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shed out

verb
1.
(transitive, adverb) (NZ) to separate off (sheep that have lambed) and move them to better pasture
Collins English Dictionary - Complete & Unabridged 2012 Digital Edition
© William Collins Sons & Co. Ltd. 1979, 1986 © HarperCollins
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Examples from the Web for shed out
Historical Examples
  • I reckon you'd like to save them hides; they're in pretty fair order, for they haven't begun to shed out much yet.

    Jack Among the Indians George Bird Grinnell
  • Ive got some hair here in my hand which was shed out two years ago.

    Friar Tuck Robert Alexander Wason
  • He was like a most beautiful bat, and the light he shed out illuminated their faces.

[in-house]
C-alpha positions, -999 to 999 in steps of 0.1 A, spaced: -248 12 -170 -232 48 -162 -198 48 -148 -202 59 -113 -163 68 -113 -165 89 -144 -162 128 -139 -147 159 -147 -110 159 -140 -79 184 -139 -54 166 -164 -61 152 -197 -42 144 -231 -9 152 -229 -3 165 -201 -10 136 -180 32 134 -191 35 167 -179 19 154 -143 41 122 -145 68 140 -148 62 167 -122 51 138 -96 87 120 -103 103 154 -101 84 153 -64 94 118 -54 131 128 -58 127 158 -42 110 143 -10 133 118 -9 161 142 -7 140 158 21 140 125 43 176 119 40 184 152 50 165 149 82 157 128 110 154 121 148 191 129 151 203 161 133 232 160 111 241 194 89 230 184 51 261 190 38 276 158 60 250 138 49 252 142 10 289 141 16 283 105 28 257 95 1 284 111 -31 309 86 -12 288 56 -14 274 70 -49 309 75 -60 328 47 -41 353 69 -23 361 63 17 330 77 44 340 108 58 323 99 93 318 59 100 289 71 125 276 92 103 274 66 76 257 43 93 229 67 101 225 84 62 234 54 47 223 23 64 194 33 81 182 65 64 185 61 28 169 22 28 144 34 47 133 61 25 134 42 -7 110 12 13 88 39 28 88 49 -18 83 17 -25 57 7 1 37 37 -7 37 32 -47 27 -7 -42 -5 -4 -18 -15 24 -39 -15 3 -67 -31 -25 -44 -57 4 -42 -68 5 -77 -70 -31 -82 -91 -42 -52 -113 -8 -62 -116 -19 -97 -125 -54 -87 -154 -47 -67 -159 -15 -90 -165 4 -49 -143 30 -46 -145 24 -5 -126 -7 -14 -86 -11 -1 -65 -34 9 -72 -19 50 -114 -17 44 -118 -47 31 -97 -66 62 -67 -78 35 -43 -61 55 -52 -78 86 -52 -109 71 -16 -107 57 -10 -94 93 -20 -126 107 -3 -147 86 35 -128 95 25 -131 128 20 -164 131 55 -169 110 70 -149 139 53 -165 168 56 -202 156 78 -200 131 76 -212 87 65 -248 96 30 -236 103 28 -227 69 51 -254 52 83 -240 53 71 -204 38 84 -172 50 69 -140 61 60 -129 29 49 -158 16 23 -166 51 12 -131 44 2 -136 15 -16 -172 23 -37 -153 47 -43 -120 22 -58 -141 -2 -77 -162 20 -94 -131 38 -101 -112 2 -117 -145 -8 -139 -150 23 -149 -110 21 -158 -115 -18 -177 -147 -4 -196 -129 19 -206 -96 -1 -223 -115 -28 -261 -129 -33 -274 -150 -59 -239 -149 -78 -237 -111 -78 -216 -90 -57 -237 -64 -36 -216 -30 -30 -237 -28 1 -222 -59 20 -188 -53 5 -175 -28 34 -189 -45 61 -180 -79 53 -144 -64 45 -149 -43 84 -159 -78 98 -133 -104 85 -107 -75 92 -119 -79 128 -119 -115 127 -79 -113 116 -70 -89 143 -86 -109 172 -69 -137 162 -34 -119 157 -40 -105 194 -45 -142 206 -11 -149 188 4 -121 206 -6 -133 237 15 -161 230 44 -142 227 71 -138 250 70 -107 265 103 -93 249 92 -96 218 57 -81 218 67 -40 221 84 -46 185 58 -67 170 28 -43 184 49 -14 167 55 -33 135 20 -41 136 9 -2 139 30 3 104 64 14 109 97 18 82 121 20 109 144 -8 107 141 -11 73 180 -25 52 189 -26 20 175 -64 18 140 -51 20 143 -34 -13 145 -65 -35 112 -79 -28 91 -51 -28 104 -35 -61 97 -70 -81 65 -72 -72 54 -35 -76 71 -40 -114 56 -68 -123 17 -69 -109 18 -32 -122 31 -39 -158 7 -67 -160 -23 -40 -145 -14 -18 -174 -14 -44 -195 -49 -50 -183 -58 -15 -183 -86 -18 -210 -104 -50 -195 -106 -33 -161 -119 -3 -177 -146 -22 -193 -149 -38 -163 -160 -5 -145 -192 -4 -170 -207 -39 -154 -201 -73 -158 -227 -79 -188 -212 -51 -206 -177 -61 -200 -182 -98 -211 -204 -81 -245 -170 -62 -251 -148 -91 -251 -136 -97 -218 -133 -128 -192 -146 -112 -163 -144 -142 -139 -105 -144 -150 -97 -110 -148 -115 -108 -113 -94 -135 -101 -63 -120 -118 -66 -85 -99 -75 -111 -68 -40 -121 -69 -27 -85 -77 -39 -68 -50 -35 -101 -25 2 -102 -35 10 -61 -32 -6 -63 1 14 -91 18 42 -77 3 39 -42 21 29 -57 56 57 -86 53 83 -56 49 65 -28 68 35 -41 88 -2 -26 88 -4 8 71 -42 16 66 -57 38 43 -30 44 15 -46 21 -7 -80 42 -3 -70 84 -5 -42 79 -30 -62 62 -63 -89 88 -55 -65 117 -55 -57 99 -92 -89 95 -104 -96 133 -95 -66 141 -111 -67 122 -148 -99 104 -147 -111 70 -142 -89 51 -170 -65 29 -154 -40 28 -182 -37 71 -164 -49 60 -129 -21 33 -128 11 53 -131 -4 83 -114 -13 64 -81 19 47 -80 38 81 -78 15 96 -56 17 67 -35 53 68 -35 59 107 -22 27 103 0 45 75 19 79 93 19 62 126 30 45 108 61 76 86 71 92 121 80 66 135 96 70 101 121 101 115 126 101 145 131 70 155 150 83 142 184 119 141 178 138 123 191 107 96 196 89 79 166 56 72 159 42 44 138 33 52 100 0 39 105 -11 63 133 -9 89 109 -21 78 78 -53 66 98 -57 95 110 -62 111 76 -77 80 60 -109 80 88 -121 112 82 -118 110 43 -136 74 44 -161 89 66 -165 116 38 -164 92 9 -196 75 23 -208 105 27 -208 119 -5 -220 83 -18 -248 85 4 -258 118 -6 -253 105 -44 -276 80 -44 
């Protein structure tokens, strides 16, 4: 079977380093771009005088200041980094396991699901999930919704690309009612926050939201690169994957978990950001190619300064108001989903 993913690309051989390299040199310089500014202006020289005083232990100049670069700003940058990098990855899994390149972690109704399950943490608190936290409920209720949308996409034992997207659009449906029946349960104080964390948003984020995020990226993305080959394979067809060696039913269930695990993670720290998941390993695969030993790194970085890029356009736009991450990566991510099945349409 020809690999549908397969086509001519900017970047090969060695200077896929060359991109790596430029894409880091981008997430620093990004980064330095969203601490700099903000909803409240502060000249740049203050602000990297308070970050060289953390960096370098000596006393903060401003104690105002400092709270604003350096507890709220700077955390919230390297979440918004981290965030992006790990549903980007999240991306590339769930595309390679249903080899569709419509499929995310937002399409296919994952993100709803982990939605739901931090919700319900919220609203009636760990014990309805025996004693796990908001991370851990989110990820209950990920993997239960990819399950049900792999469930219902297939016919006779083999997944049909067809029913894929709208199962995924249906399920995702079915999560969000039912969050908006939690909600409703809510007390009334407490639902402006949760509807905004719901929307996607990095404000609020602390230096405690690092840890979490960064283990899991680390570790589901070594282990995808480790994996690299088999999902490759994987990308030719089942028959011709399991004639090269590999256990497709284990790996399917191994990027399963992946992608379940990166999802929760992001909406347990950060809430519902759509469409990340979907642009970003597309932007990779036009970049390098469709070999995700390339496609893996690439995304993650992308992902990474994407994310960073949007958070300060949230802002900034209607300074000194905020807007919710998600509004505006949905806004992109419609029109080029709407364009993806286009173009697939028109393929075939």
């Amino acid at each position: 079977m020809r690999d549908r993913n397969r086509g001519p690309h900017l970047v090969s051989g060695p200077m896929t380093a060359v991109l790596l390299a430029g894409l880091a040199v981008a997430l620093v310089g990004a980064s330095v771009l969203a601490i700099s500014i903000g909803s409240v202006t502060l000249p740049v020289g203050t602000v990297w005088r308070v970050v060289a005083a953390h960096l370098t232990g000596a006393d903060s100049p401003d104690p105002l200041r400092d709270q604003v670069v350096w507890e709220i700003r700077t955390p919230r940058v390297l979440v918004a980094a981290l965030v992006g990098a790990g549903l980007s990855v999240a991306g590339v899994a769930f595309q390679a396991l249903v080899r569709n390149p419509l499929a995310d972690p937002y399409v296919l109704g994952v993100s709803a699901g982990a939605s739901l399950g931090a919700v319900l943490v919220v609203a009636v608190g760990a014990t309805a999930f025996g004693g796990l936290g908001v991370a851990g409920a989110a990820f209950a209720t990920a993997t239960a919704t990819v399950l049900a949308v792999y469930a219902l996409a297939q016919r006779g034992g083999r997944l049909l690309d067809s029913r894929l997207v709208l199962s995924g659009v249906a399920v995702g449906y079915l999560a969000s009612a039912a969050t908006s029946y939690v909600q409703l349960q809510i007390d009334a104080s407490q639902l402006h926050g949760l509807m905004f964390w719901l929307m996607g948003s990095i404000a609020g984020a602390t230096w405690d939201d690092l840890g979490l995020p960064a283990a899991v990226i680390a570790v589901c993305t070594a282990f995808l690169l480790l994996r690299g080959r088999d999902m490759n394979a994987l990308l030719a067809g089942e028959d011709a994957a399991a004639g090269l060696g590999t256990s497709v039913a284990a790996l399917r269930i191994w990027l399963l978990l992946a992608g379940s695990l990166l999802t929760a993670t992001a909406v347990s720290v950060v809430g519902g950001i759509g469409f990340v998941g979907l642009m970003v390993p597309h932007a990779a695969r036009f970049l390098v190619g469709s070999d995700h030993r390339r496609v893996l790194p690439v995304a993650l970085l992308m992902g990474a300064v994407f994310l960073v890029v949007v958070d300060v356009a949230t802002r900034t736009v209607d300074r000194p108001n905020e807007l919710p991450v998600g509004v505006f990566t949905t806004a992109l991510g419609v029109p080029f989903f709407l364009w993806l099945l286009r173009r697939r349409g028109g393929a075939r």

Mopsa the Fairy Jean Ingelow
  • Mrs. Schreiderling was carried into the shed out of the rain, and for three-quarters of an hour we two waited for the 'rickshaw.

  • So that the tears that are shed out of all these many French eyes are tears of pure, unmixed delight in happy reminiscence!

    Trilby George Du Maurier
  • "In the shed out back," returned Mike, sliding his chair up to the table again and picking up his knife.

  • Then for some time could be heard a great bustle and clatter in the shed out yonder.

    The Day of Wrath Maurus Jkai
  • “Leaves are not more shed out of trees than Bibles are shed out of you,” says the poet.

  • The cows were in the barn, where they had plenty of food, but there were six new calves in a shed out in the field.

    Little Greta of Denmark Bernadine Bailey

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